Size value to be 640 320, too. Give the window a title—say, “Browser Pal”.
This web browser is going to be pretty fully featured: it will have back, forward, stop,
and reload buttons; a place to add the URL you want to load; and even buttons to make
the text larger or smaller. So to start, let’s add those features.
Drag a gradient button onto the window. I chose a gradient button because I wanted
something that looked a little like Safari’s toolbar buttons. Delete the title in the Attributes
tab in the Inspector, then use the Size tab to set the button’s height to 23 pixels (it
should be that value already) and the width to 32 pixels. Now hold down the option key
and drag the button to the right to make a copy. Do this five more times, so you end up
with a row of seven buttons (see Figure 5–2). Notice how the automatic guides help you
to keep things in line.
Figure 5–2. Copying the toolbar buttons
Now you are going to put some images on those buttons. Select the leftmost button and
then choose the Attributes tab in the Inspector. You will see a drop-down list with the
label Image. In this list, find and choose NSRefreshTemplate. This will add a familiar
refresh image to the button.
In a moment, you will add the following images to the remaining buttons, in order:
NSStopProgressTemplate, NSGoLeftTemplate, NSGoRightTemplate, and NSFontPanel (the
last one is the same for each of the last three buttons). Note that you can save yourself a
lot of typing by typing in the textbox next to the drop-down button; it’s an autocomplete field. Before you do any typing, though, take a quick look at the Library window
for another typing-free alternative. When you looked at this in the last chapter, you may
have noticed a Media tab next to the Objects tab. Select it now. You will see that the
images that you are about to use are listed here. In fact, as is typical with Xcode, there
are at least two ways to do most things, and if you prefer you can just drag the
appropriate image from the Library window and drop it straight onto the button.
The last three buttons are going to get some special treatment: the first will make the
browser text smaller, the second restores the text to a standard size and the third makes
it bigger. To differentiate them, add a hyphen (-) as the title of the first button and make
it left justified (in the Attributes tab). Add a plus sign (+) as the title for the third and leave
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the second as it is. Finally, drag these three buttons over to the right of the window. I’m
not proud of the quality of design, but it’s only intended to illustrate after all!
Add a Text Field and make it almost the width of the window. Finally, let’s add the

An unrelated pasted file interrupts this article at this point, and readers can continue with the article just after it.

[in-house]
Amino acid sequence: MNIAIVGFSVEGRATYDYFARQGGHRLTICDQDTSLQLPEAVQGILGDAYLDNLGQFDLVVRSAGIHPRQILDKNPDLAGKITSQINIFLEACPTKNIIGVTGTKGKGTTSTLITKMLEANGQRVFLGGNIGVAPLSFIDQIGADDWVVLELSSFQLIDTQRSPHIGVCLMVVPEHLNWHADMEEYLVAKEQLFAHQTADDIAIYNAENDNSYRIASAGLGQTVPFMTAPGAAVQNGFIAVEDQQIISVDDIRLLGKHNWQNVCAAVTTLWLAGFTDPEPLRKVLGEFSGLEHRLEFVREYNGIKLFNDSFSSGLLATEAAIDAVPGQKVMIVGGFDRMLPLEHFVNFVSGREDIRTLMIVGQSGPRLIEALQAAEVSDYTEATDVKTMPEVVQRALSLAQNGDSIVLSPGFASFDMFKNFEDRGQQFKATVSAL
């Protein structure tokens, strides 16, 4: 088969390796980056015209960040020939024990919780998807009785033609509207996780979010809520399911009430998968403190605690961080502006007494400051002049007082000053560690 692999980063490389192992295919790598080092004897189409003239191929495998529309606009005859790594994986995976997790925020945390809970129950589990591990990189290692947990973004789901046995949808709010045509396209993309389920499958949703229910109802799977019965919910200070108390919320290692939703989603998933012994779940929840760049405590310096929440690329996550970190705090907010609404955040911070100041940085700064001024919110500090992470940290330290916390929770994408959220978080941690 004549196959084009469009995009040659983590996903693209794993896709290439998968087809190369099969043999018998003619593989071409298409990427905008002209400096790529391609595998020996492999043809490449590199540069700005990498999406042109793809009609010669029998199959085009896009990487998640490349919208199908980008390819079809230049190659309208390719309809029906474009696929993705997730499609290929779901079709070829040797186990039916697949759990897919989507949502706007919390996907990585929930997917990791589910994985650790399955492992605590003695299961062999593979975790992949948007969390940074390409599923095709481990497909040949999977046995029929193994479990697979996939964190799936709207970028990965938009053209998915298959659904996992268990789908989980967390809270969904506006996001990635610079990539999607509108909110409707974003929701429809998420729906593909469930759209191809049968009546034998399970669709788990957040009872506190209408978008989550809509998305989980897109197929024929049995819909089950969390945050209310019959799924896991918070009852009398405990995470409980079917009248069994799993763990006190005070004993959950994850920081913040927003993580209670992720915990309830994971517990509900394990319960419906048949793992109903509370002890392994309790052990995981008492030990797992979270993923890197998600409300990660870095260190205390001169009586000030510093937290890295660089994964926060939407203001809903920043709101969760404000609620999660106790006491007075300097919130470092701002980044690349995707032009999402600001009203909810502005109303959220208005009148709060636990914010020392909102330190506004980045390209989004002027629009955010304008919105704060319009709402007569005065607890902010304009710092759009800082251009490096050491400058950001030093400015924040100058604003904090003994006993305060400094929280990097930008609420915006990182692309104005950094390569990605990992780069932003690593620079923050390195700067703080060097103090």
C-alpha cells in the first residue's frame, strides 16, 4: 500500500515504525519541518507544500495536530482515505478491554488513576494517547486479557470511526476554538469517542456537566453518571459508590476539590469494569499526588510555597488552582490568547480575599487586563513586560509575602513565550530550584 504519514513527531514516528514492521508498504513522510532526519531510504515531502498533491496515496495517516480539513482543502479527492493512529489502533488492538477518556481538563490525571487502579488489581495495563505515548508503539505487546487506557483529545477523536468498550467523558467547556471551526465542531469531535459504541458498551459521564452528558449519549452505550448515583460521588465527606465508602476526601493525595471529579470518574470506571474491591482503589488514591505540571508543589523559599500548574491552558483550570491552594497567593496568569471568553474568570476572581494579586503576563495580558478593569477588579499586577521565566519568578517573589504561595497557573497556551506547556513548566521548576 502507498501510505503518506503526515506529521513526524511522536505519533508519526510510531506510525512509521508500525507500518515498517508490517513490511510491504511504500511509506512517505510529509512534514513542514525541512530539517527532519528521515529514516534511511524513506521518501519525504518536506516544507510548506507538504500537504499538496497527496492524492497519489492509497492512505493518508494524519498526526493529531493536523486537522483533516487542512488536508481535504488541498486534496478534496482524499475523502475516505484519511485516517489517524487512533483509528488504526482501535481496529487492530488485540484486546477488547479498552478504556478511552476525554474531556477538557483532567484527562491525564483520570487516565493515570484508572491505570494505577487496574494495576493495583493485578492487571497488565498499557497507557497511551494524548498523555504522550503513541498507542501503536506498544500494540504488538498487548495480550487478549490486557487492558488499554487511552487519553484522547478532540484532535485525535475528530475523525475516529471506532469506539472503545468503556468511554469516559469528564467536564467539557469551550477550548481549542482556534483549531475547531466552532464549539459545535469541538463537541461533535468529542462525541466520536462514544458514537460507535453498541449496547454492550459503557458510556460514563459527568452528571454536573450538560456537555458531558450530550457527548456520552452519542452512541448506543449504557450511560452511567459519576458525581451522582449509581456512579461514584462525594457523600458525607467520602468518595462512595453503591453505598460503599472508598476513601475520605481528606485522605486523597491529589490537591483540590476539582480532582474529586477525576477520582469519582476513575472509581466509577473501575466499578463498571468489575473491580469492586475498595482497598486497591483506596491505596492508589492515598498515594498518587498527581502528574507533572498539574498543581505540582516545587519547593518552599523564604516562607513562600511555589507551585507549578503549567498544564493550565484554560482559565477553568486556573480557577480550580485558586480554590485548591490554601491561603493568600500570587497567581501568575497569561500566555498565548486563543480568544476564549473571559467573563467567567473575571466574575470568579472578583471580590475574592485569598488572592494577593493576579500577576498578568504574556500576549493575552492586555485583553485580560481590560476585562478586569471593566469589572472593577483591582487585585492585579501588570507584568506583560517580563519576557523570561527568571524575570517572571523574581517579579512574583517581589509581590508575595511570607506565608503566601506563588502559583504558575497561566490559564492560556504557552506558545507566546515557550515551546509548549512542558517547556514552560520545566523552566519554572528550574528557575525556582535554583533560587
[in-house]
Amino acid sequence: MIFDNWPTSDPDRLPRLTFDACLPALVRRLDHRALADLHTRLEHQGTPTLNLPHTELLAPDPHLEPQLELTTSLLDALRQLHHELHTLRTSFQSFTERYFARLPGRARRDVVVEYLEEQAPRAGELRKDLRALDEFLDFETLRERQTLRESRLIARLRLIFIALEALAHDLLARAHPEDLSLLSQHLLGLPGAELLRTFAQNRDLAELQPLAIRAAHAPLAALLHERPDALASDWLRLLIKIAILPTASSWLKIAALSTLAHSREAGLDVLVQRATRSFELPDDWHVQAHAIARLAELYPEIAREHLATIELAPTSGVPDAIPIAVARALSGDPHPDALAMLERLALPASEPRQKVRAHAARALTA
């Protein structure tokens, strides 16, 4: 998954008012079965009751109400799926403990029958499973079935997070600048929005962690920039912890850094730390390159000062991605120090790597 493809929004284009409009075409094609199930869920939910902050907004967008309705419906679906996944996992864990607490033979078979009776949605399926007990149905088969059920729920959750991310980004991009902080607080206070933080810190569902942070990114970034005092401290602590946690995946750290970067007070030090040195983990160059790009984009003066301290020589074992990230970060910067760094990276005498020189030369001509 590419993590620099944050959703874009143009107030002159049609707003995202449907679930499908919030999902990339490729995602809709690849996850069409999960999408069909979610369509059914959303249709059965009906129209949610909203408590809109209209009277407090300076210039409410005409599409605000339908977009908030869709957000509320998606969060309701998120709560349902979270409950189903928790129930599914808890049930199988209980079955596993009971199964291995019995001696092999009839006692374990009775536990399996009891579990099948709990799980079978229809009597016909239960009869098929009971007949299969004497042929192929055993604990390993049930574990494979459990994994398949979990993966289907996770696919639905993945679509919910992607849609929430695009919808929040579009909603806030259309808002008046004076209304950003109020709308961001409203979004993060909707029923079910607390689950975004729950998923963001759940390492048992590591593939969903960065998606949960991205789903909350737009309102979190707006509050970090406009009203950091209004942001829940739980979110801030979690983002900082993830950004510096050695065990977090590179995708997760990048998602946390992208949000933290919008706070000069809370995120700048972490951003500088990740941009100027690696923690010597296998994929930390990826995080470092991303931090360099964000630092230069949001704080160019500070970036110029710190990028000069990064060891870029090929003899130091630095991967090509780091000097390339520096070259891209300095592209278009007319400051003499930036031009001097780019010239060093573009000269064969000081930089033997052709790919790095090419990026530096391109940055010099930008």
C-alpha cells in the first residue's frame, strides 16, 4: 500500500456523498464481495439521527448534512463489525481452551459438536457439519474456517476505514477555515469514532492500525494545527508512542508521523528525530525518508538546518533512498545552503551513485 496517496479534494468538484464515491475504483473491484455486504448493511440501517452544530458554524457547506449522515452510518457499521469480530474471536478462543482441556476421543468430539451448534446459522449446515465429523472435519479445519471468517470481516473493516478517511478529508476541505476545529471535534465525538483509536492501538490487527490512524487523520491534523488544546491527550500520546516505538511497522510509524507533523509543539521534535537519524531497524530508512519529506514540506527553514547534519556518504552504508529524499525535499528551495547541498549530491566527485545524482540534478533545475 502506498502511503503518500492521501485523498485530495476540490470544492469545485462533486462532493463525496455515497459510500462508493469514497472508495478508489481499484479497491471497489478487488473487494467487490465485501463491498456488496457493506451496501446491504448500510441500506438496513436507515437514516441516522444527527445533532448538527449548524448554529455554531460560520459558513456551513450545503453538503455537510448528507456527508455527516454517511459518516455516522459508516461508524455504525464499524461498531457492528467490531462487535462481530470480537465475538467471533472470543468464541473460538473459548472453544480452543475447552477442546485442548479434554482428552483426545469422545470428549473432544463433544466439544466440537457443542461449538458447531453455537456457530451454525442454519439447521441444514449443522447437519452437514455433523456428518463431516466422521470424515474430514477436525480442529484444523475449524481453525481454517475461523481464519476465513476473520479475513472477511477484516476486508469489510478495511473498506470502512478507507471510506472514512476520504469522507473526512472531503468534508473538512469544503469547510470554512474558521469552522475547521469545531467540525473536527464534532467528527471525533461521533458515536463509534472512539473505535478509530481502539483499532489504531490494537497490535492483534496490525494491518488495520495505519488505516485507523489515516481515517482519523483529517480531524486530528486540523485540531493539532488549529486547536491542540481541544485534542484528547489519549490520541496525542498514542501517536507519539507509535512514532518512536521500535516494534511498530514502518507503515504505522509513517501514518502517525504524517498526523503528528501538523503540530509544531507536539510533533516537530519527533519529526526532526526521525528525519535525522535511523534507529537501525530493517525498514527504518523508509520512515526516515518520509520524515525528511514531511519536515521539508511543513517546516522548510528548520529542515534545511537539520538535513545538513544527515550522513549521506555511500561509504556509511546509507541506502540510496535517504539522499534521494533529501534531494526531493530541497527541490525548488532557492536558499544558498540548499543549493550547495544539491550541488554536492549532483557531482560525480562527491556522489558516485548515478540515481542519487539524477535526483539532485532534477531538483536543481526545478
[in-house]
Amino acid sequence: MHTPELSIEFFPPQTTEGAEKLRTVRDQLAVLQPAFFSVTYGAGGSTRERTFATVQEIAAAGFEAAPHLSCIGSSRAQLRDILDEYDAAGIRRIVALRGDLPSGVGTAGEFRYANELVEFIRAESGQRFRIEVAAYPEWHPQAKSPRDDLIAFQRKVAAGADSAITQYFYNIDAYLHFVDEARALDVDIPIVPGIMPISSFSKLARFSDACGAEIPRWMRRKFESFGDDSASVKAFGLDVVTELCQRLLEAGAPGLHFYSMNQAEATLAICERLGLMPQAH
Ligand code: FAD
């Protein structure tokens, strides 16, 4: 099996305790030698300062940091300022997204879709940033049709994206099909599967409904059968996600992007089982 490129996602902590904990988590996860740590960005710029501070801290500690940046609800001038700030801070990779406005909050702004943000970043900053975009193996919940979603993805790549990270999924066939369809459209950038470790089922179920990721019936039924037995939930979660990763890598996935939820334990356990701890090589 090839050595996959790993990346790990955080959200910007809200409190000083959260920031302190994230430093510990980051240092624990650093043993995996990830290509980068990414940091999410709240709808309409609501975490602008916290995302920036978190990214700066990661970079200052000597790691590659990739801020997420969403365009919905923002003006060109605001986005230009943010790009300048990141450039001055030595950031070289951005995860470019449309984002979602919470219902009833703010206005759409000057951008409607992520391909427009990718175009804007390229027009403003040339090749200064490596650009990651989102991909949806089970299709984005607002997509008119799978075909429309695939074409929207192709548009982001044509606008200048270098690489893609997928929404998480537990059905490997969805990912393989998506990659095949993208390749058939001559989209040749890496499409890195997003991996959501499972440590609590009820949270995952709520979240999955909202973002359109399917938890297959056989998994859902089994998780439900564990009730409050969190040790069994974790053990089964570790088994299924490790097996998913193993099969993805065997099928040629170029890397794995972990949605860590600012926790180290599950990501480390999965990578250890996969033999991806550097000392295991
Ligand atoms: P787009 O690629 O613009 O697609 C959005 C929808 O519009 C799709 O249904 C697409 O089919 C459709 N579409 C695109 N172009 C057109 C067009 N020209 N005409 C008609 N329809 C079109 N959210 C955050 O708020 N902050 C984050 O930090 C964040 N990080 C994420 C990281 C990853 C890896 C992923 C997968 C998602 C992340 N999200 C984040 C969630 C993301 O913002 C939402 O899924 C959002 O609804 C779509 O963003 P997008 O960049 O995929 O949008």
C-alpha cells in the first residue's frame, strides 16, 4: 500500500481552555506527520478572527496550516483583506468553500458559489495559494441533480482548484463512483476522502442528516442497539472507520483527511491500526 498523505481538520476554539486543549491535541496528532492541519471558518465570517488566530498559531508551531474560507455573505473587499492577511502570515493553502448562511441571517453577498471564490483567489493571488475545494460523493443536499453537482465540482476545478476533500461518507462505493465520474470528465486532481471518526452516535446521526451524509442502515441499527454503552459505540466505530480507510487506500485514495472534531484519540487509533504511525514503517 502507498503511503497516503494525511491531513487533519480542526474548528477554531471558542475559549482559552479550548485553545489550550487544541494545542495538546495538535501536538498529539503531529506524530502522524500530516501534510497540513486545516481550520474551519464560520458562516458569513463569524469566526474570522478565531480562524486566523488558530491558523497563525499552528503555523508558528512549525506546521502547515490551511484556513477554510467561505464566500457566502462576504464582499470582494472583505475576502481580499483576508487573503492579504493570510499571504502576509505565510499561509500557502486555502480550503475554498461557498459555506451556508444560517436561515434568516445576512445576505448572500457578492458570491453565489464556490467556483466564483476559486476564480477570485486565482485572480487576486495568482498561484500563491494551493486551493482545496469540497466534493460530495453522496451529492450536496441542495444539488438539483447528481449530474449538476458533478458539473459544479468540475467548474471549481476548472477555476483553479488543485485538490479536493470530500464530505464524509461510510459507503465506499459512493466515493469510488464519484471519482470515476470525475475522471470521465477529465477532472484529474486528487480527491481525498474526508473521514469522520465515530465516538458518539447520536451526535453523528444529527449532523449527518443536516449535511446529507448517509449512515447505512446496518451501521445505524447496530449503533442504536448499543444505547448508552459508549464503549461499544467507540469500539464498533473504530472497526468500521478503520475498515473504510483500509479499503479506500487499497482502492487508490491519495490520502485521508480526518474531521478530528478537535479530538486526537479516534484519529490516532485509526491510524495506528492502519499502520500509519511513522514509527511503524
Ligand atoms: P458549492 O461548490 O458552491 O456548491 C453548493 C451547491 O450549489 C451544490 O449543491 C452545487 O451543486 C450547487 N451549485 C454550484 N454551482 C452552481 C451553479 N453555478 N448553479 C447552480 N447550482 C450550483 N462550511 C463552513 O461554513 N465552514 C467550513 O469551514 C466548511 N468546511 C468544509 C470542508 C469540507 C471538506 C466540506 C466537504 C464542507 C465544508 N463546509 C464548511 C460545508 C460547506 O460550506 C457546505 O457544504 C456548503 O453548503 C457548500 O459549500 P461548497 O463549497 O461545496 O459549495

WebView. In the Objects tab of the Library window, scroll down about halfway until you
see Web Kit. Choose that and you will see an entry with a Safari-like icon—that’s a Web
View control.
Drag a Web View over and drop it on the main user interface window. Size it to take up
most of the remaining space. All of the components are now on the user interface (see
Figure 5–3).
Figure 5–3. All components added to the user interface
All that is needed now to complete the user interface is to add the Autosizing properties.
Note that where you are going to set a common property for several objects, such as the
Anchor and Sizing properties in Table 5–1 below, you can select them all and set the
property in the Inspector in one go.
While you have the Size tab up in the Inspector it’s probably a good idea to set a
minimum size for the window to avoid any user interface ugliness. Click in the window
title bar to select the window, and then in the tab select the Minimum Size checkbox and
click on the Use Current button. Your user interface is complete. Run the simulator (R)
and try resizing the window to check that it autosizes correctly.
CHAPTER 5: Frameworks in Xcode
Table 5–1. Autosizing Properties for the User Interface Objects
Component
Anchor Properties
Sizing Properties
Reload button
Top, left
None
Stop button
Top, left
None
Back button
Top, left
None
Forward button
Top, left
None
Smaller text button
Top, right
None
Standard text button
Top, right
None
Larger text button
Top, right
None
Text Field
Top, right, left
Horizontal
Web View
Top, right, bottom, left
Horizontal, vertical
Finally, you need to wire up the controls. This part is the easiest! First, connect the Text
Field. This is going to be where you type a URL, so it makes sense that this should send
a message to the Web View. Control-click on the Text Field and drag a line over to the
Web View. When you drop the line choose the action takeStringURLFrom:.
Now repeat the process for the buttons. In each case, control-drag a line from the
button to the Web View and, when you drop it, choose an action (see Table 5–2 for a full
list) to send to the Web View.
Table 5–2. Connecting the Buttons to the Web View
Component
Sent Action
Reload button
reload:
Stop button
stopLoading:
Back button
goBack:
Forward button
goForward:
Smaller text button
makeTextSmaller:
Standard text button
makeTextStandardSize:
Larger text button
makeTextLarger:
Text Field
takeStringURLFrom:
Save the NIB. Your application is complete. Go back to the Xcode project workspace
and run your program. It should look like Figure 5–4 (showing the Apple UK home page).
Download at WoweBook.com
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Figure 5–4. Running the web browser application
Check that you can use the text size buttons to make text larger, smaller or standard.
Try loading a few pages and check that the back, forward, and stop buttons work.